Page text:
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'Courage and bravery': Man who threw table at Hanukkah stabbing suspect receives award

Joseph Gluck lured the attacker out of the rabbi's home in Monsey, New York, by making himself a target, authorities said.
Image: Joseph Gluck speaks to the press about a machete attack during a Hannukah celebration in Monsey, N.Y., on Dec. 29, 2019.
Joseph Gluck speaks to the press about a machete attack during a Hannukah celebration in Monsey, N.Y., on Dec. 29, 2019.Kena Betancur / AFP - Getty Images

The man who charged a suspect that stormed a Hanukkah celebration and stabbed 5 people at a rabbi's home in Monsey, New York, was honored Tuesday for what local officials called a selfless act of heroism.

Joseph Gluck, 32, is a lifelong resident of Monsey who managed to throw a coffee table at the suspect after the man allegedly burst into the rabbi's home. Ramapo Supervisor Michael Specht said Tuesday that Gluck managed to get a young victim out of the way before getting the attacker out of the house.

"He lured the stabber out of the home," Spect said. "He set himself up as a target to deter him from attacking other people in the room."

During the entire exchange, Gluck also managed to have the presence of mind to get the suspect's license plate number as he fled from the home. The alleged attacker, Grafton Thomas, was caught two hours after Gluck provided police with a description of his car and license plate.

"I think Joseph is a very modest person," Specht said. "He is someone who doesn’t seek the spotlight, but he is somebody who found the right time and the right place to act heroically."

Gluck was awarded the Ramapo Freedom Award, an honor created by the town in 2001 to commemorate the victims of 9/11.

The 32-year-old Hasidic man accepted the award by thanking God for being their protector that night. Gluck noted that the timing of the attack was a miracle.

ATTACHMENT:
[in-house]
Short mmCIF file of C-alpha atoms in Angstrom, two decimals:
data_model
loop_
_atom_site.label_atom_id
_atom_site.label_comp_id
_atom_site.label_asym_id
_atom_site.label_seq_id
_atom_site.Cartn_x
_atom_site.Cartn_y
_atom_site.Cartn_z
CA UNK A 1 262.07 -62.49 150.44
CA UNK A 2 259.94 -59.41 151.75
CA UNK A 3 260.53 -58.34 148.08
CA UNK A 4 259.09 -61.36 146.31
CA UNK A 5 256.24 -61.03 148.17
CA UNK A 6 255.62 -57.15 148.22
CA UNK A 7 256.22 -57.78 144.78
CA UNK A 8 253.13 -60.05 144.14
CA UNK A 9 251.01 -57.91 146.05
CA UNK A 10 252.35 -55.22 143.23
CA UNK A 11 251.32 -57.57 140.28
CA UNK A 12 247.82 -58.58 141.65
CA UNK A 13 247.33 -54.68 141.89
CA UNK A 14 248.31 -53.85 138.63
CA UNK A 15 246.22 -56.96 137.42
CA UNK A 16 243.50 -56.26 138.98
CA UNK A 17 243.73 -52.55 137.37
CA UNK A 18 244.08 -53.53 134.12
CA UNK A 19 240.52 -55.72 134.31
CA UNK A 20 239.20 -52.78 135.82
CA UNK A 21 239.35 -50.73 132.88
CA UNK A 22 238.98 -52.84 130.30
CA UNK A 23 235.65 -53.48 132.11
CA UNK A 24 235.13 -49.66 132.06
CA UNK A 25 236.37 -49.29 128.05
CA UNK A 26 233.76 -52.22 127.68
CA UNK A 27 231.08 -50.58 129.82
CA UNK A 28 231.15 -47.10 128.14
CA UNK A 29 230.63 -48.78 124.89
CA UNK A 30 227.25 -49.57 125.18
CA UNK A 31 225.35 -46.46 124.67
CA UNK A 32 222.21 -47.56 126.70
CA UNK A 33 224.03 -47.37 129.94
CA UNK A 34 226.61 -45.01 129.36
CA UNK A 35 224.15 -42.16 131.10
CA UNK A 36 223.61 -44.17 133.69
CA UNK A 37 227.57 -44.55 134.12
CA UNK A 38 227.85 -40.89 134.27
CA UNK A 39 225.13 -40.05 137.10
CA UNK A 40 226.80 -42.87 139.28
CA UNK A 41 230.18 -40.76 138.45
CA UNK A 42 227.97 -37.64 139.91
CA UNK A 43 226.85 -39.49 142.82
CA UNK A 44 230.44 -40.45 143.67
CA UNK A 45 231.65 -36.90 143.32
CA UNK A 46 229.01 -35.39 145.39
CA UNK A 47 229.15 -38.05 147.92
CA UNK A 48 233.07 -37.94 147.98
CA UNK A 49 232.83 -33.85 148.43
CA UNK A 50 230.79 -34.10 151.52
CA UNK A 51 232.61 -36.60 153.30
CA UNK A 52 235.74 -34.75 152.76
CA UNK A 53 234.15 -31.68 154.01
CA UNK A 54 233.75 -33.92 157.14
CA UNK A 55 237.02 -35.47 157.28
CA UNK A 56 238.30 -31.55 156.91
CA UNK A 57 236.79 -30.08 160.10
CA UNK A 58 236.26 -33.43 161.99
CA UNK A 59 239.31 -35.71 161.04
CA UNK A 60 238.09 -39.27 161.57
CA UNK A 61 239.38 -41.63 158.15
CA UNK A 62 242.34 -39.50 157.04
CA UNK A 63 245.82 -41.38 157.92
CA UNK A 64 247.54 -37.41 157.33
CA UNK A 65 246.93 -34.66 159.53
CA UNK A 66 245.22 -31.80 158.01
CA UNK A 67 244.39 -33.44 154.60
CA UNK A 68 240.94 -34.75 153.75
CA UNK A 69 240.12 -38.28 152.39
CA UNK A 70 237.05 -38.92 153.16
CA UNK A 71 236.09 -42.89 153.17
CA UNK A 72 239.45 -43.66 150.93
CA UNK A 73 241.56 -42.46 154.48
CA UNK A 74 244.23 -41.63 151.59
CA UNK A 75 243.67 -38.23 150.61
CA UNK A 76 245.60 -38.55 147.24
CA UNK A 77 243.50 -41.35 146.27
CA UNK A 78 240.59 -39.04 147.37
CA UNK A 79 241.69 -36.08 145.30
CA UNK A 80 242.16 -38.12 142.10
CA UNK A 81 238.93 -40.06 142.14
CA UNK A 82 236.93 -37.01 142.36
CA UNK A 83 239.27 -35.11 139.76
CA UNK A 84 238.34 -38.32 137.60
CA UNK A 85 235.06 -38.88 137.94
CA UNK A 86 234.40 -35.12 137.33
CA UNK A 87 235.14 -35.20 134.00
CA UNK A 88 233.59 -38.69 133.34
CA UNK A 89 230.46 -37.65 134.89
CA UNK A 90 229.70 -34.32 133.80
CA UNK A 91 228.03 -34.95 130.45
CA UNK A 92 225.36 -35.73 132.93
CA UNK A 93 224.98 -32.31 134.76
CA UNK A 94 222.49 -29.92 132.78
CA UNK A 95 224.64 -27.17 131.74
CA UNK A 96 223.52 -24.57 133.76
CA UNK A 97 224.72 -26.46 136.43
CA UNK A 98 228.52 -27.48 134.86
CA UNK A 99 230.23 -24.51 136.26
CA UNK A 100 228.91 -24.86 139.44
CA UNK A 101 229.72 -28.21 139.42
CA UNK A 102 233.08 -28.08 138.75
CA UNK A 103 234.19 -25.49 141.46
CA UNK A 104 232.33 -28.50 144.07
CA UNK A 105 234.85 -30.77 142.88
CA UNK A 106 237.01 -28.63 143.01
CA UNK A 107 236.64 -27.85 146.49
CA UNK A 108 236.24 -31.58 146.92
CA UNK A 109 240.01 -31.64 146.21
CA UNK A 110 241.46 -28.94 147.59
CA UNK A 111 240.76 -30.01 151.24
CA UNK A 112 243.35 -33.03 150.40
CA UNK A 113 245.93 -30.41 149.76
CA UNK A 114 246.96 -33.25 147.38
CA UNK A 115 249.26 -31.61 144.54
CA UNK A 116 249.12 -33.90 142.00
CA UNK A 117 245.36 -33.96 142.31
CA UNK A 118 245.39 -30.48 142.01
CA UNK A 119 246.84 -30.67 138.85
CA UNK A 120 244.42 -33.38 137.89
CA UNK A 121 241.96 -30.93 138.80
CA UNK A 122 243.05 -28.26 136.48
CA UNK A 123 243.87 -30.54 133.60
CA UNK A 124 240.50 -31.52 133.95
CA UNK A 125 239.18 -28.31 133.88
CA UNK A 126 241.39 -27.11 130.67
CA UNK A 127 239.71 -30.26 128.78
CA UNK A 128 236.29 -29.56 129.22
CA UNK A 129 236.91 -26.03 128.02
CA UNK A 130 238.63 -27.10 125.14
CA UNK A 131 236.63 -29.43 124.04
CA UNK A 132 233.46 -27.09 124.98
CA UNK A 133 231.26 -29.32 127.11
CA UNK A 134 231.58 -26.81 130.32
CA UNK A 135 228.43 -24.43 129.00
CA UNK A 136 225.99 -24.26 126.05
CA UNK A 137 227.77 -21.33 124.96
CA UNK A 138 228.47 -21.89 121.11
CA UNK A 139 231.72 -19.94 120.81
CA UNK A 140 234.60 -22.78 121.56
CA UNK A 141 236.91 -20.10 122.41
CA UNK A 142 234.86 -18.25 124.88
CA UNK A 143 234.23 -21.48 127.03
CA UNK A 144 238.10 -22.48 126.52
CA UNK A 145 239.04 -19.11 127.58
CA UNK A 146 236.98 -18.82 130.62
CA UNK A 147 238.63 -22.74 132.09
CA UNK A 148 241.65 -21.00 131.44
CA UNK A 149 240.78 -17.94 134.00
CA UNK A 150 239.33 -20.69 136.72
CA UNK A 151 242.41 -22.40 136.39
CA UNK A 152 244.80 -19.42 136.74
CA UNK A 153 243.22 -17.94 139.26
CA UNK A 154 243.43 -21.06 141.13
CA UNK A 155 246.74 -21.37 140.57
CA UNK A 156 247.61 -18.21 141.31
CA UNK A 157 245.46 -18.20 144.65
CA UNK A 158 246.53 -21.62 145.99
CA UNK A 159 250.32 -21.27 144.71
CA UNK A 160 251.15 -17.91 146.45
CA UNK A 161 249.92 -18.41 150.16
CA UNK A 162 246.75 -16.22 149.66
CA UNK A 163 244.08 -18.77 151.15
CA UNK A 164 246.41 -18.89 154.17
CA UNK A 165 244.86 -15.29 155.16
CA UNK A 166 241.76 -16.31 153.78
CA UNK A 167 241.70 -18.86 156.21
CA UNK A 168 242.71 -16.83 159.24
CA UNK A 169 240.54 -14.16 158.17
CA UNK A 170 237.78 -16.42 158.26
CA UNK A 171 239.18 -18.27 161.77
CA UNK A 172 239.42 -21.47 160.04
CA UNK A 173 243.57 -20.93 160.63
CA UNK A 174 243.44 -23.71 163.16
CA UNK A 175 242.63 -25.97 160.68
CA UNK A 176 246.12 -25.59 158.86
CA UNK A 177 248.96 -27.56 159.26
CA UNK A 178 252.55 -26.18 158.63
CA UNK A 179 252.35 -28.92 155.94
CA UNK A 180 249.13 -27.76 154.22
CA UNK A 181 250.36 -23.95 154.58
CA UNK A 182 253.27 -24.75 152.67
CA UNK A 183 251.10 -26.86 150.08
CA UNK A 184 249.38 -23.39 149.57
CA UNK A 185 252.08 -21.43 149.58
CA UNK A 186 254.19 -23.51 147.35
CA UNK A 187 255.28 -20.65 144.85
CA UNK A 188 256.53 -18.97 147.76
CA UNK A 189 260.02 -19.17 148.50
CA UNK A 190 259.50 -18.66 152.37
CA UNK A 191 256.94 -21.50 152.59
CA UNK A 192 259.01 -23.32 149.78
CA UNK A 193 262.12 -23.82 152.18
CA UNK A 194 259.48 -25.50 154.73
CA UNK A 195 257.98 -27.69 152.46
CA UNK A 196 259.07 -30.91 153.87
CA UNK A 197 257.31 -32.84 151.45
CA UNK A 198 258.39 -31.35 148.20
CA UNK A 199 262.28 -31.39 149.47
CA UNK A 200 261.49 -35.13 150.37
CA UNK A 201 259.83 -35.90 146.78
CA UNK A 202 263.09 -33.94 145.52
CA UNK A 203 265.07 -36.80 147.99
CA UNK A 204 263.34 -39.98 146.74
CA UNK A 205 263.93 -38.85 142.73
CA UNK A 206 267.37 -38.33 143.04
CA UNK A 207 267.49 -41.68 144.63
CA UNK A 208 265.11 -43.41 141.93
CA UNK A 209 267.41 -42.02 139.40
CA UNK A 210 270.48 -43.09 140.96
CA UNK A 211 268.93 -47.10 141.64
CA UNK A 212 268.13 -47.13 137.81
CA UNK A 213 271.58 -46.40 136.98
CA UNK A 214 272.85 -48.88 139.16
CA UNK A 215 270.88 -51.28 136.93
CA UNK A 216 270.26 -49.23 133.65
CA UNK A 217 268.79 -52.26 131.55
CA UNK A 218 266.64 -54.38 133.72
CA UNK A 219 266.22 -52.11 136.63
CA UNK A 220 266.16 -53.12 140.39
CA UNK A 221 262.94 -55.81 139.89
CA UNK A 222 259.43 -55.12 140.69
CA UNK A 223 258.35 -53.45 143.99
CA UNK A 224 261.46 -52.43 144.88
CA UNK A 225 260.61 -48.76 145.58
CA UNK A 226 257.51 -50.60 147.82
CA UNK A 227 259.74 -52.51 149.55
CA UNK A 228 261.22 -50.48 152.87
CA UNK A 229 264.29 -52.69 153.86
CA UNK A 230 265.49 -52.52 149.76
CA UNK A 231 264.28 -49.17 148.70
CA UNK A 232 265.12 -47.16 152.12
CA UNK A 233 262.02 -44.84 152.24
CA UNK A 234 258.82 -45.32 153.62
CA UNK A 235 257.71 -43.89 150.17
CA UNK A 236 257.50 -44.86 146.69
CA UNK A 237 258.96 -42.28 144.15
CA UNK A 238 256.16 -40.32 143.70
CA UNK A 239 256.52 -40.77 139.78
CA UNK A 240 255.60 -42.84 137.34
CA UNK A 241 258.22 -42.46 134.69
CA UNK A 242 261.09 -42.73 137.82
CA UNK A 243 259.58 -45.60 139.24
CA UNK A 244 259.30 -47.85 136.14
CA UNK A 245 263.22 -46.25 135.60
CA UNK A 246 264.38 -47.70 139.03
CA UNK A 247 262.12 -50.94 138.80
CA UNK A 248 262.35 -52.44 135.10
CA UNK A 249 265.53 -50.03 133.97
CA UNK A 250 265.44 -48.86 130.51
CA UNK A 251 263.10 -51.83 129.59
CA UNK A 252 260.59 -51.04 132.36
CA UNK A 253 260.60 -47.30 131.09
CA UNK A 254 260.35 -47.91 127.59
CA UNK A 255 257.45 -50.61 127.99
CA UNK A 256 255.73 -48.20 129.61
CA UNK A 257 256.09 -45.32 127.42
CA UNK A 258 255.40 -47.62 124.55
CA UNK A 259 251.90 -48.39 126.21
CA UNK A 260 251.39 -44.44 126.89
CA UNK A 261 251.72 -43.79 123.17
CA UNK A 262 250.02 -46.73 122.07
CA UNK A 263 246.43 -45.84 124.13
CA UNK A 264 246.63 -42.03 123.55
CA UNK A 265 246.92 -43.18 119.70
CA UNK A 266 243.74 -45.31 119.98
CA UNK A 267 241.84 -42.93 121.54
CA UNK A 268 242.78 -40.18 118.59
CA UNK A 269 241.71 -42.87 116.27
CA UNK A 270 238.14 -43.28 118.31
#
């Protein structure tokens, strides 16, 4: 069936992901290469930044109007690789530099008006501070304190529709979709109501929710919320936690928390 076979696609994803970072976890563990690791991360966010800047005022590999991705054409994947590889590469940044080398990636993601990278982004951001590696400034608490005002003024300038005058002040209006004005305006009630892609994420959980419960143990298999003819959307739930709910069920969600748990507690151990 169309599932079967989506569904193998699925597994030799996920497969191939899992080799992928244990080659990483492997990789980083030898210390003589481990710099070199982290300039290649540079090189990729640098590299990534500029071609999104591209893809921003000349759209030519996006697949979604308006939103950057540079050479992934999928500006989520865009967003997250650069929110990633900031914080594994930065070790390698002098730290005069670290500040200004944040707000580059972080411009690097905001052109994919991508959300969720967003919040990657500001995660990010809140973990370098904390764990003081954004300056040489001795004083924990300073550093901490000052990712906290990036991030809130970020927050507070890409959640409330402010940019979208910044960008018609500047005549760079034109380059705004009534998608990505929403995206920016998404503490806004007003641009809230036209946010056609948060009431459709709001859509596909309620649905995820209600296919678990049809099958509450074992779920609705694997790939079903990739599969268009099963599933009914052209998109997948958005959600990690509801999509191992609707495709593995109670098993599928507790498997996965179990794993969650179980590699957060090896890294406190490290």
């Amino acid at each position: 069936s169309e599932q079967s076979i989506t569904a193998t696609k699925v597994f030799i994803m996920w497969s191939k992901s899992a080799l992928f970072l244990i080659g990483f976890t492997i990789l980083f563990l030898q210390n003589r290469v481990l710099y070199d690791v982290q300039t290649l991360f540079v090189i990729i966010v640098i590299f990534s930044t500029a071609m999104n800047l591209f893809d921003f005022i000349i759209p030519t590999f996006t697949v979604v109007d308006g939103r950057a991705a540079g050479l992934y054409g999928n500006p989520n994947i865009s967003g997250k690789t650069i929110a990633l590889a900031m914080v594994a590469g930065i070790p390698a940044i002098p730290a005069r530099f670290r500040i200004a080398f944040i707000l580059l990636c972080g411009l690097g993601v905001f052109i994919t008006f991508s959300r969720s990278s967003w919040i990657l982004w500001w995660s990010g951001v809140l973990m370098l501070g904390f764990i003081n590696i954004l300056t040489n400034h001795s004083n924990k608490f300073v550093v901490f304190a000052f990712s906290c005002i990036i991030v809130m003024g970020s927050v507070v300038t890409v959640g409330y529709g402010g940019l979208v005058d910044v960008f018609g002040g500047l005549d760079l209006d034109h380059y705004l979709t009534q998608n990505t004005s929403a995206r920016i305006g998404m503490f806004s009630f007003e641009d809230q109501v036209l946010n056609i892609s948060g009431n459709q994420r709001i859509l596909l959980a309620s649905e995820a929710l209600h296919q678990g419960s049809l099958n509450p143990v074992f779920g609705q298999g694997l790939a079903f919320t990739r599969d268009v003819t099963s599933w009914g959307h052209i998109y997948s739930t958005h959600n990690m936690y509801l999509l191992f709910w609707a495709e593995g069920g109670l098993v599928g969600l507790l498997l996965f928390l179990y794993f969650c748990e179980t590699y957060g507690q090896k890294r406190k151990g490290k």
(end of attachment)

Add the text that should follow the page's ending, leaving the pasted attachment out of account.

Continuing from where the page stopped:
"If he would have come five minutes later it would have only been women and kids there, there would have been no one there trying to protect them," Gluck said.

Conversely, Gluck said if the suspect had entered five minutes earlier, the room was so packed there would have been no room to run.

"He came just in the time that there were enough people to fight him off."

David Harris, the chief executive officer of the American Jewish Committee, said Tuesday that the Jewish community would not be defined by its attacker, but its ability to come together in the aftermath.

"Thank you, Joseph Gluck, for showing us what courage and bravery is all about. How to respond," Harris said.

Thomas, 37, pleaded not guilty Sunday to five counts of attempted murder and one count of burglary. He also faces five federal charges of obstruction of free exercise of religious beliefs involving an attempt to kill and use of a dangerous weapon resulting in bodily injury.

Thomas' family said in a statement Sunday night that Thomas has "a long history of mental illness and hospitalizations" and that his attorney, Michael H. Sussman, had been instructed to seek an "immediate mental health evaluation of Grafton."

The family said Thomas has "no known history of anti-Semitism" and was not a member of any hate groups.